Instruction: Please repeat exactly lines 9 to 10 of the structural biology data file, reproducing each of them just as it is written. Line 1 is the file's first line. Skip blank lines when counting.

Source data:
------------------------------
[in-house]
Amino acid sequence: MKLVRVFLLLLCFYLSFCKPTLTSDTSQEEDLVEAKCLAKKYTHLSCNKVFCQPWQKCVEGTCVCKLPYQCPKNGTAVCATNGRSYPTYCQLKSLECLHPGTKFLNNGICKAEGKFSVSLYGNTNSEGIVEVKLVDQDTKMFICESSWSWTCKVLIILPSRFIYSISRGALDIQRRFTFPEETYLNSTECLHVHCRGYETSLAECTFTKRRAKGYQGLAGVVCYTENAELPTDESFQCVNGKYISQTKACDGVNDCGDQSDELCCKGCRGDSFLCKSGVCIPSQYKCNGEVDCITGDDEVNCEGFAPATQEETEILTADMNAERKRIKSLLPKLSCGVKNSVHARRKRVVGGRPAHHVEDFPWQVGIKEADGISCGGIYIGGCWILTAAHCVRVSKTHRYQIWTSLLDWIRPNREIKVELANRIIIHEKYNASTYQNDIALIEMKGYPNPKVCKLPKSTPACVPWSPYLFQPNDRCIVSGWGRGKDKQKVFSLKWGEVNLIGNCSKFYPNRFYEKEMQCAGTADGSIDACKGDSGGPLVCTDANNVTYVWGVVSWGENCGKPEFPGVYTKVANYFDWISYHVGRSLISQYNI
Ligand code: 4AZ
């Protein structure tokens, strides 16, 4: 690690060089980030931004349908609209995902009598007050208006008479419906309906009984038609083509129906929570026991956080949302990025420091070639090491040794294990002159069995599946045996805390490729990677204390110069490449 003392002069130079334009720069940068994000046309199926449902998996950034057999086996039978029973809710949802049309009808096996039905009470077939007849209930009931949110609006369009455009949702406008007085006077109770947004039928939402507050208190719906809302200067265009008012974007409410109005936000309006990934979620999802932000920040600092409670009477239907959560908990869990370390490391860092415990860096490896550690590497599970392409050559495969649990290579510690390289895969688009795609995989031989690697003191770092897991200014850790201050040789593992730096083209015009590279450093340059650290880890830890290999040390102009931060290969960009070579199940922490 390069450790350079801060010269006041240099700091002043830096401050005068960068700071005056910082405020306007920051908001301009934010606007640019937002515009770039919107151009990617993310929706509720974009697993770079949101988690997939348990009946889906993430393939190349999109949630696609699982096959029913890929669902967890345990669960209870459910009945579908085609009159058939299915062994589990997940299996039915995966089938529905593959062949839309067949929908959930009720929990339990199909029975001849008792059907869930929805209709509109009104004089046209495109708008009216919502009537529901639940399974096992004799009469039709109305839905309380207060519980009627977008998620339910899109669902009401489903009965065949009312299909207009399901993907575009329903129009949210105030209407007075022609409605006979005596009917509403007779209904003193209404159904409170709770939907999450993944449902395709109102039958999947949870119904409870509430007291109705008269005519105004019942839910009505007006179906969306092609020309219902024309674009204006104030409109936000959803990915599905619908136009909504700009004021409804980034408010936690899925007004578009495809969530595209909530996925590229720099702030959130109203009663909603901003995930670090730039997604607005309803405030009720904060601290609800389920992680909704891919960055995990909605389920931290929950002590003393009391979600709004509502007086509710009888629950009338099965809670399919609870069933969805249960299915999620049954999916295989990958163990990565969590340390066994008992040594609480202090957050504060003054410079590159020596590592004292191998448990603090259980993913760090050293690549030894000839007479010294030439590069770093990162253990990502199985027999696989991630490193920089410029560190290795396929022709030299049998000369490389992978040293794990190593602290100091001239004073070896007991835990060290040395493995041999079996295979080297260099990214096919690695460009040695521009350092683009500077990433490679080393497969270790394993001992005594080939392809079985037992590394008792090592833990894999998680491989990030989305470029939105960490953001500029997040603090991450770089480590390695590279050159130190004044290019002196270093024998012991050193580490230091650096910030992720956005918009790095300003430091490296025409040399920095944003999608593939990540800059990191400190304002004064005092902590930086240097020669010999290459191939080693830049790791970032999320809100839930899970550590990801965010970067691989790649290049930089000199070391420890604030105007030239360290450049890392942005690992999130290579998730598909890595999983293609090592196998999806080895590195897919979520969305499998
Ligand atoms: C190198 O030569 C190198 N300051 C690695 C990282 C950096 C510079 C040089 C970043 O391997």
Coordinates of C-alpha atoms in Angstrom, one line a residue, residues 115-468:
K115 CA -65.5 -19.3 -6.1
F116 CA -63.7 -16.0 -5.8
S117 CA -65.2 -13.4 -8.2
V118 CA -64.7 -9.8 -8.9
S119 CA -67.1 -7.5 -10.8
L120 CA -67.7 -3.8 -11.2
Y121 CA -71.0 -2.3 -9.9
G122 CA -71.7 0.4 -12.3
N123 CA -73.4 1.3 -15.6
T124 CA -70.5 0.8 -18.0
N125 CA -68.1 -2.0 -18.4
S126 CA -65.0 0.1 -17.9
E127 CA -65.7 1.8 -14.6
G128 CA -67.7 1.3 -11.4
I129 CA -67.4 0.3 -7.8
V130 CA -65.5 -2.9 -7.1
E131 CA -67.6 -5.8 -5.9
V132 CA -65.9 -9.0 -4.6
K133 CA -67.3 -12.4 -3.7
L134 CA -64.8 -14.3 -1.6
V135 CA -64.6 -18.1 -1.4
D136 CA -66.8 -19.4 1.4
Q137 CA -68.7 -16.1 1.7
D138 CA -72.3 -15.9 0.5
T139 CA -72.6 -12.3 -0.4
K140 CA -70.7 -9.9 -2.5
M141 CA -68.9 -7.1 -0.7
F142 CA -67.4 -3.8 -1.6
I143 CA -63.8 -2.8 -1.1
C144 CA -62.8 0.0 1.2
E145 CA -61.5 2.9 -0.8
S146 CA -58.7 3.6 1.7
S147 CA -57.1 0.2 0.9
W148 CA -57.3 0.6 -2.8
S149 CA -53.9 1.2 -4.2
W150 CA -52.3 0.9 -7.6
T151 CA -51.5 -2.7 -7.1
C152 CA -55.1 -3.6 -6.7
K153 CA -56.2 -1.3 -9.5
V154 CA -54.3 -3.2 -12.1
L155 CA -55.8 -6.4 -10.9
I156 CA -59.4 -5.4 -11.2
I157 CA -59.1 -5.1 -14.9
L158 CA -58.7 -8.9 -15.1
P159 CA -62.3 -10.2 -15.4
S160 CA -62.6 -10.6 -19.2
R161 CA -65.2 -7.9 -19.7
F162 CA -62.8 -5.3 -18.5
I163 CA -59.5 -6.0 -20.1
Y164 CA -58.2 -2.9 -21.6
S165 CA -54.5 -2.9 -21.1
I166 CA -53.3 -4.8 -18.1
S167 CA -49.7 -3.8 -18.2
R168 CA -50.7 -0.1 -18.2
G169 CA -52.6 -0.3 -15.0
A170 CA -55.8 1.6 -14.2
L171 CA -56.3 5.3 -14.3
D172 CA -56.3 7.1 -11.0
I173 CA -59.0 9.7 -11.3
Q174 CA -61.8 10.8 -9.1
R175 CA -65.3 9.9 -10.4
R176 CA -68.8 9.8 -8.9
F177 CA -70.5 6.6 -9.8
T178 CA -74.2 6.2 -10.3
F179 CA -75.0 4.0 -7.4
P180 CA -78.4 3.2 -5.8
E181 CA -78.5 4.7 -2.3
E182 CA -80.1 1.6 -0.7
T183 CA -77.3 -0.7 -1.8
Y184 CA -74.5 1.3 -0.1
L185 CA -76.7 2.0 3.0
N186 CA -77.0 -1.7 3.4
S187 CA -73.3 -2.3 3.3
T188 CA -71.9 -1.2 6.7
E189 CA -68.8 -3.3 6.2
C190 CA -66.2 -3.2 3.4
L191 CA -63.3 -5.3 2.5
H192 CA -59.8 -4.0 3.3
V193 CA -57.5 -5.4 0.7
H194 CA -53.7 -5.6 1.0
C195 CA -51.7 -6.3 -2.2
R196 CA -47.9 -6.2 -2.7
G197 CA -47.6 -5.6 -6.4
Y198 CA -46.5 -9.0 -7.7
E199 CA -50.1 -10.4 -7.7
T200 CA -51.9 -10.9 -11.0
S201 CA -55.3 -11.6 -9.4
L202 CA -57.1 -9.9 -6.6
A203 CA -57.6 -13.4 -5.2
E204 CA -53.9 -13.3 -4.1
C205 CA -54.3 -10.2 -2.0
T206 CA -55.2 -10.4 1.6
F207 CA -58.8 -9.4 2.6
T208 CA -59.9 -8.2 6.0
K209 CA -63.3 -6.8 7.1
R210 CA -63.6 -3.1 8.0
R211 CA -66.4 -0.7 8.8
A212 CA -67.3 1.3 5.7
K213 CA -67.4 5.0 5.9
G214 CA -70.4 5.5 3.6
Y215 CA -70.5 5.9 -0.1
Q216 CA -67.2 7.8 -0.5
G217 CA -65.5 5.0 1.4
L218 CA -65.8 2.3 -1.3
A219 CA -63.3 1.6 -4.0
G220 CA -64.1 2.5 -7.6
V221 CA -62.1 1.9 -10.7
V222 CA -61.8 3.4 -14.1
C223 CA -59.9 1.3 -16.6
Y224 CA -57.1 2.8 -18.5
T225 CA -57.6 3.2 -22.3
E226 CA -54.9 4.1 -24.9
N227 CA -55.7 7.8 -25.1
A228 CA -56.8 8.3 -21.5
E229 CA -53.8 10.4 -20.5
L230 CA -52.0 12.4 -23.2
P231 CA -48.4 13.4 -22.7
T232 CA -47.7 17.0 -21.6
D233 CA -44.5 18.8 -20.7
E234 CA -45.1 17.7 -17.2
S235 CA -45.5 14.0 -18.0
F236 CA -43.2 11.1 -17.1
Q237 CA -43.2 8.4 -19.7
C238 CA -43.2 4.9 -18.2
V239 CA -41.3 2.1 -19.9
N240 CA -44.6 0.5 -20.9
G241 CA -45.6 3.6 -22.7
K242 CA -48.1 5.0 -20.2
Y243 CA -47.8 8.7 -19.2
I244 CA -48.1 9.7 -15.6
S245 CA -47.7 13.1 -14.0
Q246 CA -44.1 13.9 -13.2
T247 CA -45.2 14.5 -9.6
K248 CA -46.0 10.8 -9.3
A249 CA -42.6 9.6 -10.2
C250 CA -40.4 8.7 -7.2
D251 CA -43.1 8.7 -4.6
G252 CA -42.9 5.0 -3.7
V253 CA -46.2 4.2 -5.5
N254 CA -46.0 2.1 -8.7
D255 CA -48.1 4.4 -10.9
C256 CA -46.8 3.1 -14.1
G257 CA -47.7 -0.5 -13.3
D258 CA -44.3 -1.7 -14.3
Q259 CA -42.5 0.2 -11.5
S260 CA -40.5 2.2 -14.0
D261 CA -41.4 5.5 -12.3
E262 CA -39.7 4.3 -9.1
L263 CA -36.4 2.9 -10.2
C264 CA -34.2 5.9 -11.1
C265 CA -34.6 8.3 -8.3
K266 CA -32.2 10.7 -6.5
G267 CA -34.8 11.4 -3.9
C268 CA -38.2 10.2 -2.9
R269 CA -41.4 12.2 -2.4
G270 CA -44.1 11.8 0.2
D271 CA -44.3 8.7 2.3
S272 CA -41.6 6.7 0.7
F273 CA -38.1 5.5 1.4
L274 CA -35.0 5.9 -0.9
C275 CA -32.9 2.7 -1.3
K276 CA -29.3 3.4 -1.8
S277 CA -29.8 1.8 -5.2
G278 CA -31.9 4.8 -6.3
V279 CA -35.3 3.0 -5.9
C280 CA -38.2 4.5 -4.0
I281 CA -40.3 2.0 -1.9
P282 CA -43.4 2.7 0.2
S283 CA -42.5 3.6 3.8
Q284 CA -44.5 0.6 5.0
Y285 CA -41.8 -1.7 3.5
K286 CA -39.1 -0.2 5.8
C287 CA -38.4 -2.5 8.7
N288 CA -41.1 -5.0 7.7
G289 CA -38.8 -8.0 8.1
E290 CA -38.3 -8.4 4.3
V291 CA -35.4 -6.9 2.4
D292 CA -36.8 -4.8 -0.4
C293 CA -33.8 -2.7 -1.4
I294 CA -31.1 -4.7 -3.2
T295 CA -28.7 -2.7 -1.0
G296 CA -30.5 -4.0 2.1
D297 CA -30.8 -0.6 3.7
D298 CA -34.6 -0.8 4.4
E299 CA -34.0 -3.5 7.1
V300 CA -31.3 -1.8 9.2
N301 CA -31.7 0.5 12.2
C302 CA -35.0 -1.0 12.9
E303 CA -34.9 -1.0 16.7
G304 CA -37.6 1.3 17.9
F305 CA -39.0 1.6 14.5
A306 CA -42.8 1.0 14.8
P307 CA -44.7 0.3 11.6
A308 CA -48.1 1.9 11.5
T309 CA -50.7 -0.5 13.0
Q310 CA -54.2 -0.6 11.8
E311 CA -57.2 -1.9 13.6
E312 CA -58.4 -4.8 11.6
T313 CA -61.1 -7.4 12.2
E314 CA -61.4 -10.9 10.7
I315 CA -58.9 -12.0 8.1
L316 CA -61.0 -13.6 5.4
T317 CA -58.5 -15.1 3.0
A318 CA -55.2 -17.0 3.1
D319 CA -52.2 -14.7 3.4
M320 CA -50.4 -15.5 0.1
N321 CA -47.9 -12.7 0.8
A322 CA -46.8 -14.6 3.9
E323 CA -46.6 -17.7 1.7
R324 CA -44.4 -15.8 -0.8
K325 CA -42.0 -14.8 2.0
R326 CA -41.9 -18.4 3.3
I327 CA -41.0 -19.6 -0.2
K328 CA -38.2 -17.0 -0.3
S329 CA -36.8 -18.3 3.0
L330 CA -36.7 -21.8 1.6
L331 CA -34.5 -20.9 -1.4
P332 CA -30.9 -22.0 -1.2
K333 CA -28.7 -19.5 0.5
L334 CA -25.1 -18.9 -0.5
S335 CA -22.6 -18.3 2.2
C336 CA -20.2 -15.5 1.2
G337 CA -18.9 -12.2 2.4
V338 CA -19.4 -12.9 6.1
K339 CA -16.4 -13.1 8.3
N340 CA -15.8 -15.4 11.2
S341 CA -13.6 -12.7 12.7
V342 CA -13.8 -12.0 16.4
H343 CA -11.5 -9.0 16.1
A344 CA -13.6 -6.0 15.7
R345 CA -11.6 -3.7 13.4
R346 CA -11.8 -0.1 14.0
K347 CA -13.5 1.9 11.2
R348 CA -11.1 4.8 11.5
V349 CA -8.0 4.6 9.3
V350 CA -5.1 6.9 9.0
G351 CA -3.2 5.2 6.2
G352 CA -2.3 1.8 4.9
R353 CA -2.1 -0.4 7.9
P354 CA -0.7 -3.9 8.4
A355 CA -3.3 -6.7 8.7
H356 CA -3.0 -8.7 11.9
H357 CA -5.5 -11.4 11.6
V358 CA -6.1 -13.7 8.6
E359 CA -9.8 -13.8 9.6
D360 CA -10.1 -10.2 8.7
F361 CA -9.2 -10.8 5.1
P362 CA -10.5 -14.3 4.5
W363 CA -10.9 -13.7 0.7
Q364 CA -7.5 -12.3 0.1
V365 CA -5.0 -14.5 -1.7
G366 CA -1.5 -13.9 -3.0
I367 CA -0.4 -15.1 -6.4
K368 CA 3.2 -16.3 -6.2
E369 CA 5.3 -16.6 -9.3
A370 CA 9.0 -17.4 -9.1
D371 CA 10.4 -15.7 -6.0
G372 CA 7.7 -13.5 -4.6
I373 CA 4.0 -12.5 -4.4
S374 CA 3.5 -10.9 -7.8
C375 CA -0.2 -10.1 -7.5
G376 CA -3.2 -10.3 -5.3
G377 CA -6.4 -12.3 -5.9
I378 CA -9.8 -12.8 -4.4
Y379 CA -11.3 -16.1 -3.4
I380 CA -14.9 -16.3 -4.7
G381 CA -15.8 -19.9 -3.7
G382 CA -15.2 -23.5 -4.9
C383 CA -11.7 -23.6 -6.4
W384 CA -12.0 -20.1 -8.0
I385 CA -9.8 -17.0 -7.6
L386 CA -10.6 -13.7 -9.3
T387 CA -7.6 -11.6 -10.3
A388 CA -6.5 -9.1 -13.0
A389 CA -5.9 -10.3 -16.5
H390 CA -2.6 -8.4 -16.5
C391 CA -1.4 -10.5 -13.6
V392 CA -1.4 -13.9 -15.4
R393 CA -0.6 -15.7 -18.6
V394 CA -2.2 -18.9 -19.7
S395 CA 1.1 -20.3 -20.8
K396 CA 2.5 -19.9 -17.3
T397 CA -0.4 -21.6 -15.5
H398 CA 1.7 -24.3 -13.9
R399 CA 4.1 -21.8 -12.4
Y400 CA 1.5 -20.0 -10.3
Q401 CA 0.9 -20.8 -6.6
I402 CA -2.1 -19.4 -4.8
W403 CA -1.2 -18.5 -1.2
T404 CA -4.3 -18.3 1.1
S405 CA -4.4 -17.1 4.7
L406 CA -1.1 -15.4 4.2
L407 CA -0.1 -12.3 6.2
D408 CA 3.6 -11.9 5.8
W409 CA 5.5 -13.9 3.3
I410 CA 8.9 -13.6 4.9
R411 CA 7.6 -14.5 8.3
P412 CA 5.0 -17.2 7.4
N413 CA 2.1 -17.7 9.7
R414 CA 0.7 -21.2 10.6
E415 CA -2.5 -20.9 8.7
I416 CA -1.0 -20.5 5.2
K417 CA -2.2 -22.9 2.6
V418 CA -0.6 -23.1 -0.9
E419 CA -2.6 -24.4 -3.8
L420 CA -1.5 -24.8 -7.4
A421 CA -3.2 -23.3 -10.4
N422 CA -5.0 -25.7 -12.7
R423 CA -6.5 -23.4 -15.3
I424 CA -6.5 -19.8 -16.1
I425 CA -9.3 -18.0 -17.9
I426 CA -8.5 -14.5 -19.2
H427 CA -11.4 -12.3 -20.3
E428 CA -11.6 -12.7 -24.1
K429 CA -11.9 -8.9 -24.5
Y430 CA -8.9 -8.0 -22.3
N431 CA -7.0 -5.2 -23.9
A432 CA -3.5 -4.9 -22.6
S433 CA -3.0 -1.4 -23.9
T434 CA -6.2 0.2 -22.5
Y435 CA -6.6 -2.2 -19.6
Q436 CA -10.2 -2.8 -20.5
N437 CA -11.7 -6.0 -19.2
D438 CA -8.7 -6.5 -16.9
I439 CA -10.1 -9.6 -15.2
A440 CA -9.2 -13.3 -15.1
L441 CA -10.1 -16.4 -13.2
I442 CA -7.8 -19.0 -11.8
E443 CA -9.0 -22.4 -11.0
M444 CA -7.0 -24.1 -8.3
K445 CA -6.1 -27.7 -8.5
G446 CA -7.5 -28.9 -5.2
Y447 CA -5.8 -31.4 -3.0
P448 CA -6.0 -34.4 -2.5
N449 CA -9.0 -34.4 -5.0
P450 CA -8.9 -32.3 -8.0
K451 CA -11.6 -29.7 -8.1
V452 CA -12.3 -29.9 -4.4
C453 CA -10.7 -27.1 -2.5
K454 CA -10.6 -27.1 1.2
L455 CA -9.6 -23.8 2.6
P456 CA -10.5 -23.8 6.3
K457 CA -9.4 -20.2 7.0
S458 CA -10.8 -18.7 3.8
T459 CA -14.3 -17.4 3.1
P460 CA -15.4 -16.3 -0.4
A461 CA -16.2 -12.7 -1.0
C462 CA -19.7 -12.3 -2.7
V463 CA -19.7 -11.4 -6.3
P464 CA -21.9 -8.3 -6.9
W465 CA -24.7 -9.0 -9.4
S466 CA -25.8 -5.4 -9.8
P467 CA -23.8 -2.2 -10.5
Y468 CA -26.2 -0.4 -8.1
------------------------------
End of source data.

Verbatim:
S117 CA -65.2 -13.4 -8.2
V118 CA -64.7 -9.8 -8.9